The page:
But Congress may, by a vote of two-thirds of each House, remove such disability. Section 4. The validity of the public debt of the United States, authorized by law, including debts incurred for payment of pensions and bounties for services in suppressing insurrection or rebellion, shall not be questioned.


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But neither the United States nor any State shall assume or pay any debt or obligation incurred in aid of insurrection or rebellion against the United States, or any claim for the loss or emancipation of any slave; but all such debts, obligations and claims shall be held illegal and void. Section 5. The Congress shall have power to enforce, by appropriate legislation, the provisions of this article.

In the final years of the American Civil War and the Reconstruction Era that followed, Congress repeatedly debated the rights of black former slaves freed by the Emancipation Proclamation and the Thirteenth Amendment , the latter of which had formally abolished slavery. Following the passage of the Thirteenth Amendment by Congress, however, Republicans grew concerned over the increase it would create in the congressional representation of the Democratic -dominated Southern States.

Because the full population of freed slaves would now be counted for determining congressional representation, rather than the three-fifths previously mandated by the Three-Fifths Compromise , the Southern States would dramatically increase their power in the population-based House of Representatives , regardless of whether the former slaves were allowed to vote. In , Congress passed what would become the Civil Rights Act of , guaranteeing citizenship without regard to race, color, or previous condition of slavery or involuntary servitude. The bill also guaranteed equal benefits and access to the law, a direct assault on the Black Codes passed by many post-war states.

The Black Codes attempted to return ex-slaves to something like their former condition by, among other things, restricting their movement, forcing them to enter into year-long labor contracts, prohibiting them from owning firearms, and preventing them from suing or testifying in court. Although strongly urged by moderates in Congress to sign the bill, President Andrew Johnson vetoed it on March 27, In his veto message, he objected to the measure because it conferred citizenship on the freedmen at a time when 11 out of 36 states were unrepresented in the Congress, and that it discriminated in favor of African-Americans and against whites.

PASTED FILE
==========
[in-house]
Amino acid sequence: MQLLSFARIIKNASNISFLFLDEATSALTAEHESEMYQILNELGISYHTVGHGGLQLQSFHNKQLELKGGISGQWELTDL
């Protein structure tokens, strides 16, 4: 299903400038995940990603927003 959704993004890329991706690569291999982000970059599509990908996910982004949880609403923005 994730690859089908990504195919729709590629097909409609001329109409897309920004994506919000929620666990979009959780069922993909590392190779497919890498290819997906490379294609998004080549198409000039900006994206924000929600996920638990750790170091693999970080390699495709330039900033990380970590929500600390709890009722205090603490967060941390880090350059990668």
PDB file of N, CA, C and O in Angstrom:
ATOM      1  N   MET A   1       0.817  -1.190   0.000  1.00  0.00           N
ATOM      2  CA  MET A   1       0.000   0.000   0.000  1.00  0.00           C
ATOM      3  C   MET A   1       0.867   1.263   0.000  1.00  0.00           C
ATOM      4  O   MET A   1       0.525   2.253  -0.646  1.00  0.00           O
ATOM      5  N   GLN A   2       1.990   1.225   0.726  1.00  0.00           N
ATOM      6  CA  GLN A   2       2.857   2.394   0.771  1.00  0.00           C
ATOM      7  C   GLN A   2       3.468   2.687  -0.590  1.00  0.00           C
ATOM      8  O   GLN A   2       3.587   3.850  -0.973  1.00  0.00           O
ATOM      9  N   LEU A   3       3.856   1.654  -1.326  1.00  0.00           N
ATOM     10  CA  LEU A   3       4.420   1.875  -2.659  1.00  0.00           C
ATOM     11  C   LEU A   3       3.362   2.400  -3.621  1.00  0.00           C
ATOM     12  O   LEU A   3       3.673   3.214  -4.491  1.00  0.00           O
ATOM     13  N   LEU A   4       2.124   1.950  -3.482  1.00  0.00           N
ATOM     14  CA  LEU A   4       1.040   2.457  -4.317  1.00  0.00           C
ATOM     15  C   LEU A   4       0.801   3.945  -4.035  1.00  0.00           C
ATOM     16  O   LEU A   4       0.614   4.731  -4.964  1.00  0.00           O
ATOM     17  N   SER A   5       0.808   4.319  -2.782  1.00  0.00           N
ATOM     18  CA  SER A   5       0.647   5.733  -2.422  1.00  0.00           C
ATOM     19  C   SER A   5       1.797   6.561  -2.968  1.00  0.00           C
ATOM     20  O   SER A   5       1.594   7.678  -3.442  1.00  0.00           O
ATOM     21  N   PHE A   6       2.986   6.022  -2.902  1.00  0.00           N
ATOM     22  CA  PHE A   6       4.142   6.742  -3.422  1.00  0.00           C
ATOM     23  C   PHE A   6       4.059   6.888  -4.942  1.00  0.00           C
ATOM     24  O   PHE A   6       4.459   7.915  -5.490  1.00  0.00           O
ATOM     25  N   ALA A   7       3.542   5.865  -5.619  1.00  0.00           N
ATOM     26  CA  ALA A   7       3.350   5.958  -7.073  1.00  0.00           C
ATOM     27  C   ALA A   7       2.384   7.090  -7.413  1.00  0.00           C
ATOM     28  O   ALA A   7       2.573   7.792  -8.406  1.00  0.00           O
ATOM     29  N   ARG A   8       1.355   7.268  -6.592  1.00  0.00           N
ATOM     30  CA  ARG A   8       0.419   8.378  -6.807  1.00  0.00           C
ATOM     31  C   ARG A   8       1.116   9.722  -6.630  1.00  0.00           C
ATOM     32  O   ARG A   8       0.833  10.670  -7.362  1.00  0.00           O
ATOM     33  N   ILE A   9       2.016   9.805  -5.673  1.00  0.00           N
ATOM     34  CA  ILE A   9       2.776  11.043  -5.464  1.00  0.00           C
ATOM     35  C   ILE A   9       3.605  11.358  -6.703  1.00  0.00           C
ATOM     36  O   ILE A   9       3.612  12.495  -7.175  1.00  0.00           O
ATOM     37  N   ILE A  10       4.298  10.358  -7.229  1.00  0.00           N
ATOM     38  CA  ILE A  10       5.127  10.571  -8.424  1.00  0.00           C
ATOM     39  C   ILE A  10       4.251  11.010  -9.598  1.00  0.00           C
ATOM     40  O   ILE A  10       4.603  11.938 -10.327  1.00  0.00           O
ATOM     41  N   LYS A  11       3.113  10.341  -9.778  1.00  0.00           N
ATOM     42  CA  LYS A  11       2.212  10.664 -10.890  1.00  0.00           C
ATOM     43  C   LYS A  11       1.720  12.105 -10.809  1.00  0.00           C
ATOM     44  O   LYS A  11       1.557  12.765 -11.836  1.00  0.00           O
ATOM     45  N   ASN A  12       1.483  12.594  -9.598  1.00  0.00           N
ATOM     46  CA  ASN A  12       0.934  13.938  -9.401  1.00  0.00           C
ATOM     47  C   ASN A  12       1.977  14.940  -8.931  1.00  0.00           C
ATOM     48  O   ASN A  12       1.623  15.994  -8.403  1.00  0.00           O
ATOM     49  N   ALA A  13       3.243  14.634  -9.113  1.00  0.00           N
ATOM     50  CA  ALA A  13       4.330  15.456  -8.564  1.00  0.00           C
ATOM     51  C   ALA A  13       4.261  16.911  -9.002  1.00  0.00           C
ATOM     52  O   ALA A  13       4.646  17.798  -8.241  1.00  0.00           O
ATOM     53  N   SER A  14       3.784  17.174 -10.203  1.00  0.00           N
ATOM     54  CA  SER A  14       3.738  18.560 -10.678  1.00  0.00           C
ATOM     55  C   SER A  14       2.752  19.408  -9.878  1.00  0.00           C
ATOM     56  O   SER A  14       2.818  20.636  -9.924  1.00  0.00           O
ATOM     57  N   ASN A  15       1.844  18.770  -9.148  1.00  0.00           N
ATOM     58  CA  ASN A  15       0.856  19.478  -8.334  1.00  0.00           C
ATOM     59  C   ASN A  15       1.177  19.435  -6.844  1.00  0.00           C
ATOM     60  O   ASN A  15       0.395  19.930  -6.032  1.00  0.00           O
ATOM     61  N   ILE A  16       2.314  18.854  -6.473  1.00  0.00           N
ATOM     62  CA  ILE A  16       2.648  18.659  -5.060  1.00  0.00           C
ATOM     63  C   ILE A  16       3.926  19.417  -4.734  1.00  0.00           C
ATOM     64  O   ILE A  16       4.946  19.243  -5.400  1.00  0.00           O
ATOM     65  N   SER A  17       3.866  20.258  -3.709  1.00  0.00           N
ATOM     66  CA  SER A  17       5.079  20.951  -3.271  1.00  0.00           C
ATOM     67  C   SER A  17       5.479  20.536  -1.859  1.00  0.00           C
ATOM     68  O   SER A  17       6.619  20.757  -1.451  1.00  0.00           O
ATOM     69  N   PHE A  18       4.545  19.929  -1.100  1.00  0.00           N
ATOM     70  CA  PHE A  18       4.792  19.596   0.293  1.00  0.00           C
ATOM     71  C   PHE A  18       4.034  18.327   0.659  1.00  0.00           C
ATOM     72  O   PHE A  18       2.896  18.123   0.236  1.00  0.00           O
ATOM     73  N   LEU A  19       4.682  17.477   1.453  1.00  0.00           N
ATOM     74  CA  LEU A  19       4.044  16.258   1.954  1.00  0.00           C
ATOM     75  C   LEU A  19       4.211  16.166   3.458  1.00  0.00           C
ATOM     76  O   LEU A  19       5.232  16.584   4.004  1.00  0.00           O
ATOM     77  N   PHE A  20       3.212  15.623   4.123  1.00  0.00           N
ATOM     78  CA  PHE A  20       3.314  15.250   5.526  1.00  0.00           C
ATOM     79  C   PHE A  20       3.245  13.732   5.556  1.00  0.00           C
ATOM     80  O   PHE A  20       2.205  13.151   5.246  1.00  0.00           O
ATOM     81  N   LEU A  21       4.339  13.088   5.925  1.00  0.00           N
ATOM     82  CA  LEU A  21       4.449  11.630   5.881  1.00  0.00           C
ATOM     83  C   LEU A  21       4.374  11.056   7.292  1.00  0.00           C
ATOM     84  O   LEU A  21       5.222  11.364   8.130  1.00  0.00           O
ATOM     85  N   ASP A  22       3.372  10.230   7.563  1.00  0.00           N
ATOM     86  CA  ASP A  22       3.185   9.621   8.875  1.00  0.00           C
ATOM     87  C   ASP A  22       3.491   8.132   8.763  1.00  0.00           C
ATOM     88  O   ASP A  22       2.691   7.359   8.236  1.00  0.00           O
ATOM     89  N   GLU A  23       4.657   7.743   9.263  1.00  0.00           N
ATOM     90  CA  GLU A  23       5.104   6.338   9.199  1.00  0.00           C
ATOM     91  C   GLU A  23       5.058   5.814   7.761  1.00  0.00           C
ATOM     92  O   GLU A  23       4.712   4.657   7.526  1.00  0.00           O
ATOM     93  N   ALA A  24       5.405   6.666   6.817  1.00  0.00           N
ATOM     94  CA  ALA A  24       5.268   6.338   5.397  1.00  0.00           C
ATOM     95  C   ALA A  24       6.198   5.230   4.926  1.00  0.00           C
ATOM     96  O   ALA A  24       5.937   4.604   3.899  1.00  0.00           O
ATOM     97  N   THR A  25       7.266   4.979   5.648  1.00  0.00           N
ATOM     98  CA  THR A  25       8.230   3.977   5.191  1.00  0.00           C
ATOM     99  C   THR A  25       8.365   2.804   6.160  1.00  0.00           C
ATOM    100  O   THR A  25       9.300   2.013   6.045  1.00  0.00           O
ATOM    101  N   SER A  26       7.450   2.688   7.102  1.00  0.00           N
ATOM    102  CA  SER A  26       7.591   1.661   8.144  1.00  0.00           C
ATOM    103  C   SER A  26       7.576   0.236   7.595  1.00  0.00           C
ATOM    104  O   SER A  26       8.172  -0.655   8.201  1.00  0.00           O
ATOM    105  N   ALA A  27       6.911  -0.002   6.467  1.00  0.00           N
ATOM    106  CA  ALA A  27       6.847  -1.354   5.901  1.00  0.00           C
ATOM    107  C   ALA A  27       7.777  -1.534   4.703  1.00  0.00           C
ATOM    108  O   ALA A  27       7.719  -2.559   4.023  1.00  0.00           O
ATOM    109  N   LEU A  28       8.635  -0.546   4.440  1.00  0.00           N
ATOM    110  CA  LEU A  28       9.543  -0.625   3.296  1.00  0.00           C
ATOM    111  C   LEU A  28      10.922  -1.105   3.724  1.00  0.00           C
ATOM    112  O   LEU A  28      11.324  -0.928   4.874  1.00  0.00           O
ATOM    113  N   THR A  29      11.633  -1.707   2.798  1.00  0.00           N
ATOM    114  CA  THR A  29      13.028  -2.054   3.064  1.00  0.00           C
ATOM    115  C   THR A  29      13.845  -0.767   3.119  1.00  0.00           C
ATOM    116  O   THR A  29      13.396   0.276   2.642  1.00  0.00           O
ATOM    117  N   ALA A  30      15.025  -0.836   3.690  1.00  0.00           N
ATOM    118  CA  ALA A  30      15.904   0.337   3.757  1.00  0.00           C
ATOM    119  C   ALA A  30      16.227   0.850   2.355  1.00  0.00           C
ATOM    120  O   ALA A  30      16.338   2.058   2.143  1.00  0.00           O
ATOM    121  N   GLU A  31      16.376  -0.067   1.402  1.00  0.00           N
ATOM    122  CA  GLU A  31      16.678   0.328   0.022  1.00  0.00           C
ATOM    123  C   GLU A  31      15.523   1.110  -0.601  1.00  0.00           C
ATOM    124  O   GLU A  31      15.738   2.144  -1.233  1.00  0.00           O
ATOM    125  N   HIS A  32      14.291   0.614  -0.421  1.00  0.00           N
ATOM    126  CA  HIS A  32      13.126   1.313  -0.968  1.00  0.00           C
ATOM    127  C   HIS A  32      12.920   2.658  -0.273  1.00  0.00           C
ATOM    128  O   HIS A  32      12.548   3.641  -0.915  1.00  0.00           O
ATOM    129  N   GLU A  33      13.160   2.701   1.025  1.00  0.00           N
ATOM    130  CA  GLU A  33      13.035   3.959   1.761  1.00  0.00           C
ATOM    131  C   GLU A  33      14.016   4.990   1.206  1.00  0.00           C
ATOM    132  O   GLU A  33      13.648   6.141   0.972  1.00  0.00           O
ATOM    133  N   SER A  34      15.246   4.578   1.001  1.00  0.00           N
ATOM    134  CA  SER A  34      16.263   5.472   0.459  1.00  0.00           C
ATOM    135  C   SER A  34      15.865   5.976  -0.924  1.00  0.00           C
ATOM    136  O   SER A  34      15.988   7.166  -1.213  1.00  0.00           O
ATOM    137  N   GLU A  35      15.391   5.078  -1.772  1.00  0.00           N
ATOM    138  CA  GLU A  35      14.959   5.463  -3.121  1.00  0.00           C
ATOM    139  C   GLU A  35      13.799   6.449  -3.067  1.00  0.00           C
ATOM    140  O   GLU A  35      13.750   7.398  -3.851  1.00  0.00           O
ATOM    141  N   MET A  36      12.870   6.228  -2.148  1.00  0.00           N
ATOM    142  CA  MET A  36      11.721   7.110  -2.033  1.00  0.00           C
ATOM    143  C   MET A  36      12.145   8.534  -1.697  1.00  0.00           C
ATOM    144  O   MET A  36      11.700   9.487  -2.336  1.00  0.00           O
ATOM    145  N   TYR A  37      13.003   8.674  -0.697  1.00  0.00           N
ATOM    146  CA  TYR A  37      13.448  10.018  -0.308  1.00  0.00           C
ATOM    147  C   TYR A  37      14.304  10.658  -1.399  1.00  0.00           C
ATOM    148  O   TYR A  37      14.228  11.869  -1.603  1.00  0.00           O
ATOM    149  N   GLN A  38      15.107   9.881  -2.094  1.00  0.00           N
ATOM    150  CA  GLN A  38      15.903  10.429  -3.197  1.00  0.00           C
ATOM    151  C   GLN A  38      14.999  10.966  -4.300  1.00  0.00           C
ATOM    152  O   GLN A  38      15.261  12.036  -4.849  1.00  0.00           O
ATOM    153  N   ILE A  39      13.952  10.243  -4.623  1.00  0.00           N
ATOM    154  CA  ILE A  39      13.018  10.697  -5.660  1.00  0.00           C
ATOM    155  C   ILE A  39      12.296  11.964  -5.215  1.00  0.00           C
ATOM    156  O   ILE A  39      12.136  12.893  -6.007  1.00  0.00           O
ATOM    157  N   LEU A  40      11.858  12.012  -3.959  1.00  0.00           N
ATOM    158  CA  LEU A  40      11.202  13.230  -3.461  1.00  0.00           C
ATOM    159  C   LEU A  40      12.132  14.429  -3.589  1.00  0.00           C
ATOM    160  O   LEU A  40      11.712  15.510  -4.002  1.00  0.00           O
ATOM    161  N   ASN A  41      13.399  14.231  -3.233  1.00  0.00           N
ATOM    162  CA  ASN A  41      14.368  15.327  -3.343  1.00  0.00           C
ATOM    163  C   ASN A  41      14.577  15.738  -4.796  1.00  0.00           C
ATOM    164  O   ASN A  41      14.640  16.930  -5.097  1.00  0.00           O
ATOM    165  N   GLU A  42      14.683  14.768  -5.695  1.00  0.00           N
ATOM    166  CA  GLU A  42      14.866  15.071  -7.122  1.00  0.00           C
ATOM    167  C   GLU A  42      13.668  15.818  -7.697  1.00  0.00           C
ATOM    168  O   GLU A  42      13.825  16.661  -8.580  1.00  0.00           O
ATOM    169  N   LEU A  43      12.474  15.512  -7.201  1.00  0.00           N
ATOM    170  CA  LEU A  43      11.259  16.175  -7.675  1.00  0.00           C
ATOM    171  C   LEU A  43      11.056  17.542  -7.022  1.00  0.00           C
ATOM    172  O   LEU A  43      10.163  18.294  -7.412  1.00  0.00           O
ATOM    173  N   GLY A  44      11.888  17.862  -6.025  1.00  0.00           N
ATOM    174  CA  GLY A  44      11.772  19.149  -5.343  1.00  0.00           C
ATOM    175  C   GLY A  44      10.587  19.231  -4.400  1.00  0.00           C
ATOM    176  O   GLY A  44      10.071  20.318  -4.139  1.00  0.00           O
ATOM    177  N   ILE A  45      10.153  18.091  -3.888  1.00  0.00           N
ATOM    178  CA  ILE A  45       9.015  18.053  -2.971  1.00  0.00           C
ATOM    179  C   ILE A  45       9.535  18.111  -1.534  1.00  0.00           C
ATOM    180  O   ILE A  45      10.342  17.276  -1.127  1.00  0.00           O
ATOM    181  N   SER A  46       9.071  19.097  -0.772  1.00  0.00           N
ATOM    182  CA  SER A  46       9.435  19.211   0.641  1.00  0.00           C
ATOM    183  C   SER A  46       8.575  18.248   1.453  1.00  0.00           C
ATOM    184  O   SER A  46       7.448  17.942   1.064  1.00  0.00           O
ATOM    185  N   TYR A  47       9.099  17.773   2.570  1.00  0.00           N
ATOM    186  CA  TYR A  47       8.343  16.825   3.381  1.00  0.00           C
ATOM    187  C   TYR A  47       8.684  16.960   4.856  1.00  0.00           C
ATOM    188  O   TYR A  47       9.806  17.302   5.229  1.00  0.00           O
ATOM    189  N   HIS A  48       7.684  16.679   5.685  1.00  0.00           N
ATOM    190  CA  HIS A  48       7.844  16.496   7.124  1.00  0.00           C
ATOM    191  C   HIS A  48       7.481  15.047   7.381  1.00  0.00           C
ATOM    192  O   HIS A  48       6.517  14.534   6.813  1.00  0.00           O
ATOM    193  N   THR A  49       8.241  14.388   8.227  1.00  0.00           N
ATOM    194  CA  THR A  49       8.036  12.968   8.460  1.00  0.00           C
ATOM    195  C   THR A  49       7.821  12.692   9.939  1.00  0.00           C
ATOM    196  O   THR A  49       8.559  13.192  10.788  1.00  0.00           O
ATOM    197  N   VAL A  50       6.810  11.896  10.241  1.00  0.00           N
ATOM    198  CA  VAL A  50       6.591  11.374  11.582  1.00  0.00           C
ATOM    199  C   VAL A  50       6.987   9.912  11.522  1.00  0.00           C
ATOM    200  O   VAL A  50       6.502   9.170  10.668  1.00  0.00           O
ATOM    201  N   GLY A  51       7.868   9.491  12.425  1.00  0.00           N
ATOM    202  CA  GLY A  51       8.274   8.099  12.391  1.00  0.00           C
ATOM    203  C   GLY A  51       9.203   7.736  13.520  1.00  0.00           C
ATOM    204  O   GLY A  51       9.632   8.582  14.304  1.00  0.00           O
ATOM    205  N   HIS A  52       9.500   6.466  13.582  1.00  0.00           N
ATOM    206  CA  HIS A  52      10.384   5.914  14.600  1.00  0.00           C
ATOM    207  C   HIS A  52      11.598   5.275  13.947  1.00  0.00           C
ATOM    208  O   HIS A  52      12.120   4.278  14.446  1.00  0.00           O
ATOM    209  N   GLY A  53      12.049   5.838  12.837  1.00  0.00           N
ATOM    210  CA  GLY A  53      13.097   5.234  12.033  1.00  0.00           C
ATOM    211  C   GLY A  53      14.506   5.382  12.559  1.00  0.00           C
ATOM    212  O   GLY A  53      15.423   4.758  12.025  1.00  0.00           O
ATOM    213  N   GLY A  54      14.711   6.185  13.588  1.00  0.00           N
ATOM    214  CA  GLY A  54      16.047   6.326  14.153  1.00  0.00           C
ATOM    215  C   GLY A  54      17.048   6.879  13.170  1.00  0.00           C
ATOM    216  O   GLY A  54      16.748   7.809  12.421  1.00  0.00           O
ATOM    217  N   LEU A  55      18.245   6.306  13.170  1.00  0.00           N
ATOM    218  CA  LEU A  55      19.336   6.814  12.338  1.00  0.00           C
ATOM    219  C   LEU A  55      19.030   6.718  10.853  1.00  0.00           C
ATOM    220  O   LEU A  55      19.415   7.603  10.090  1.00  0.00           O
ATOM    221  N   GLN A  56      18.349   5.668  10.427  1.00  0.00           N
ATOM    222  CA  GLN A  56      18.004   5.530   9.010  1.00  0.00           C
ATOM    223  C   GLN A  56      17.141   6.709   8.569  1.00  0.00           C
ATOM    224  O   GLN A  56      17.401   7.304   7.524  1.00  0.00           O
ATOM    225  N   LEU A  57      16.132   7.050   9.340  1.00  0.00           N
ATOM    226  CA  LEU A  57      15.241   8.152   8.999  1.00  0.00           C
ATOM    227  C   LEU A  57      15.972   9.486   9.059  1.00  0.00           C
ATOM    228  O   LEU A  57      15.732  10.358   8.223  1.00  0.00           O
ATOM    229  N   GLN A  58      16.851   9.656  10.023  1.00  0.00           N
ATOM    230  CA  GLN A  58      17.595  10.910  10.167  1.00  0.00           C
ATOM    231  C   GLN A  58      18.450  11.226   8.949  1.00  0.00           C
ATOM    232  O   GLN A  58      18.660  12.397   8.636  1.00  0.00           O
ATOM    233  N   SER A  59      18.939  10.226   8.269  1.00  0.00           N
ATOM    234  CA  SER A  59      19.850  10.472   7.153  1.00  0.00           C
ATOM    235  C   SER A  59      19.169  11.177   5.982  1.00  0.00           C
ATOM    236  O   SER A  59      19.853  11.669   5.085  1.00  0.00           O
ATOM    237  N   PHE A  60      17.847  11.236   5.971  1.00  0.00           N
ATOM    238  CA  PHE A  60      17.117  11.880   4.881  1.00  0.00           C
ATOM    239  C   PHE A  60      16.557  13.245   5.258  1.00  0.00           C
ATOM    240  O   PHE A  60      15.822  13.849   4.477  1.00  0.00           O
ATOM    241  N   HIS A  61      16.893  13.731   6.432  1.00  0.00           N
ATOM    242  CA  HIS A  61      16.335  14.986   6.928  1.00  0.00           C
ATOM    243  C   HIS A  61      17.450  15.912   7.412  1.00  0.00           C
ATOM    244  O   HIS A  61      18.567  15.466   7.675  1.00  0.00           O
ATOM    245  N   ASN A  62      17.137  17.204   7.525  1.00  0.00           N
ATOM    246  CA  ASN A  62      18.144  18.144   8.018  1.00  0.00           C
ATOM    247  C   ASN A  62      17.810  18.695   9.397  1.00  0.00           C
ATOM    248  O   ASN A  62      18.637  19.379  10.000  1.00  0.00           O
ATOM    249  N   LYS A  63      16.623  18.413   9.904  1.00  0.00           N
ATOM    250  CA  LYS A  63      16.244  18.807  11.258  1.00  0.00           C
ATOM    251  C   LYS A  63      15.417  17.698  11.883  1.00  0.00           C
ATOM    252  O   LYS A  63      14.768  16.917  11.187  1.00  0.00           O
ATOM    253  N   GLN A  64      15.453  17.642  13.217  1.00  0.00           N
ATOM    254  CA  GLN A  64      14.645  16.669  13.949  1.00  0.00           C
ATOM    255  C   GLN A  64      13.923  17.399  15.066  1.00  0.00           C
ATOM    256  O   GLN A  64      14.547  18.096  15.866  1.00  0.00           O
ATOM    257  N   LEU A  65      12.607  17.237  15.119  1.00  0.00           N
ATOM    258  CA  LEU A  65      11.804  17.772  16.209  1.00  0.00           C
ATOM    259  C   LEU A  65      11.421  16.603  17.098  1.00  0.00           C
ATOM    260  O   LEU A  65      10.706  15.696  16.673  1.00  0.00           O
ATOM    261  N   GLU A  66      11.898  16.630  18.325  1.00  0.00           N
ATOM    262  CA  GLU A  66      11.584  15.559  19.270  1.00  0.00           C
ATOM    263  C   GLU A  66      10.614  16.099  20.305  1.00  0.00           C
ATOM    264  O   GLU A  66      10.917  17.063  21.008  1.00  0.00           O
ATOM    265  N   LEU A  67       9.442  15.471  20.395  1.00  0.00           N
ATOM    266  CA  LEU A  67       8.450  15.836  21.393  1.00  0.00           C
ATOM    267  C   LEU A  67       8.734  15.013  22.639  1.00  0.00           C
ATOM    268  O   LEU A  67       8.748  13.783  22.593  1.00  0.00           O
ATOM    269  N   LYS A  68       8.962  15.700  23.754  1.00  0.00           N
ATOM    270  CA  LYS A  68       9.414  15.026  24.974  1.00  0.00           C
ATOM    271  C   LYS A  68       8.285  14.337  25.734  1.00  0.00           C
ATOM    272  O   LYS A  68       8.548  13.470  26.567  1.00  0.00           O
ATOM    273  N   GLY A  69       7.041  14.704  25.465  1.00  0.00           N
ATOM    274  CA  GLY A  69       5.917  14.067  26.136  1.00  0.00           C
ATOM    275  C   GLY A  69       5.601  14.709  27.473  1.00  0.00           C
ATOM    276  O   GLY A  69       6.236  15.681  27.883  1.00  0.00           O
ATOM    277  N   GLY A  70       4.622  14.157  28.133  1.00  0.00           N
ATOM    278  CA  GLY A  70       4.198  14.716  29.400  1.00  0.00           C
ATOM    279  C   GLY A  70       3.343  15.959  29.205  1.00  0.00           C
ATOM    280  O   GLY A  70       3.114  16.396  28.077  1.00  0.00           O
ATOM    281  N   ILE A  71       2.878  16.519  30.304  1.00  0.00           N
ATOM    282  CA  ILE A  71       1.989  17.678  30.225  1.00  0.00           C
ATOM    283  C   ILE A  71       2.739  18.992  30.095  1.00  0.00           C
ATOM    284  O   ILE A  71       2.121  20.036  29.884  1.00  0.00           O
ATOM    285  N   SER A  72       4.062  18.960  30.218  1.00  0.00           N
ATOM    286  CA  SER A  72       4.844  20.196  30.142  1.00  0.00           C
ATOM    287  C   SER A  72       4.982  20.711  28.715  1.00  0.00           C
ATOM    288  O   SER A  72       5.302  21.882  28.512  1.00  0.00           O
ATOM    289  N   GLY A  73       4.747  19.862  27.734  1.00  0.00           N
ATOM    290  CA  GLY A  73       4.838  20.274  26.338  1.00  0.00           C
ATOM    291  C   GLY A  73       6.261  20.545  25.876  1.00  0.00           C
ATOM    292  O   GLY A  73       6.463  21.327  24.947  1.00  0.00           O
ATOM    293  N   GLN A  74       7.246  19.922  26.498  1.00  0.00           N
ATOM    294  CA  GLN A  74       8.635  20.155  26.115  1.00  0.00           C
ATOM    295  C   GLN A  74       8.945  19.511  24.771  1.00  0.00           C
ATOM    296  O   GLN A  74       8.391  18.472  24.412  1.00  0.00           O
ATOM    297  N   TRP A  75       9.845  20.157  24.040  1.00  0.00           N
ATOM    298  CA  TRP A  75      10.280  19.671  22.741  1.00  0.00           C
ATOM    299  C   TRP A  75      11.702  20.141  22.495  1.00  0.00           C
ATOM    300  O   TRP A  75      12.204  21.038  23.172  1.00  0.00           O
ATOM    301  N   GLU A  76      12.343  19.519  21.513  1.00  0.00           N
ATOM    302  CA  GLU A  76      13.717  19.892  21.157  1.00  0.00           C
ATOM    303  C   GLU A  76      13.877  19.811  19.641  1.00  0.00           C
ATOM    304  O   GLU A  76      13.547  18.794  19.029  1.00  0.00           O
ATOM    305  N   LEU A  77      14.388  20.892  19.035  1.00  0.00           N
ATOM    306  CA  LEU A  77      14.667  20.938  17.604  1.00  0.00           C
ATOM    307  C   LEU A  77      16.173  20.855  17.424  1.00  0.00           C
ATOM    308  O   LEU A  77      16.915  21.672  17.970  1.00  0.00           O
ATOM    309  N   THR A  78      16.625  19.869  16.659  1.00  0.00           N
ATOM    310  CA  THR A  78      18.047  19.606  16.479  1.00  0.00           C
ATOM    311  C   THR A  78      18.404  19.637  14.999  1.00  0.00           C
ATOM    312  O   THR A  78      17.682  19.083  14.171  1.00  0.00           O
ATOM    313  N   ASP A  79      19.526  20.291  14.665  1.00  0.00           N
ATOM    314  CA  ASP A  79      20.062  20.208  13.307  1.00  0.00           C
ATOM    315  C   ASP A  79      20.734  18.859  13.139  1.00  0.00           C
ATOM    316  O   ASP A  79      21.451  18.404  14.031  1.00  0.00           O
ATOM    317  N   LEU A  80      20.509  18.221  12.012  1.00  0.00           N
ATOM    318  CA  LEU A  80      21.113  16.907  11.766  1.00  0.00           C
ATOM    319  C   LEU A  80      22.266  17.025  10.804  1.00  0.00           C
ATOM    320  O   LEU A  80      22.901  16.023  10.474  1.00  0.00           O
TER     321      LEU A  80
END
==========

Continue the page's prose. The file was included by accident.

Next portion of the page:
Over 70 proposals for an amendment were drafted. Bingham of Ohio, which would enable Congress to safeguard "equal protection of life, liberty, and property" of all citizens; this proposal failed to pass the House. The resolution was debated and several amendments to it were proposed. Amendments to Sections 2, 3, and 4 were adopted on June 8, , and the modified resolution passed by a 33 to 11 vote 5 absent, not voting. The House agreed to the Senate amendments on June 13 by a —36 vote 10 not voting.

A concurrent resolution requesting the President to transmit the proposal to the executives of the several states was passed by both houses of Congress on June The Radical Republicans were satisfied that they had secured civil rights for blacks, but were disappointed that the amendment would not also secure political rights for blacks; in particular, the right to vote. On June 16, , Secretary of State William Seward transmitted the Fourteenth Amendment to the governors of the several states for its ratification.

State legislatures in every formerly Confederate state, with the exception of Tennessee, refused to ratify it. This refusal led to the passage of the Reconstruction Acts.

Ignoring the existing state governments, military government was imposed until new civil governments were established and the Fourteenth Amendment was ratified. The first twenty-eight states to ratify the Fourteenth Amendment were: [22]. Rescission by Oregon did not occur until later.


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These rescissions caused significant controversy. However, ratification by other states continued during the course of the debate:. Seward certified that if withdrawals of ratification by New Jersey and Ohio were ineffective, then the amendment had become part of the Constitution on July 9, , with ratification by South Carolina. On July 27, Secretary Seward received the formal ratification from Georgia.

The inclusion of Ohio and New Jersey has led some to question the validity of rescission of a ratification.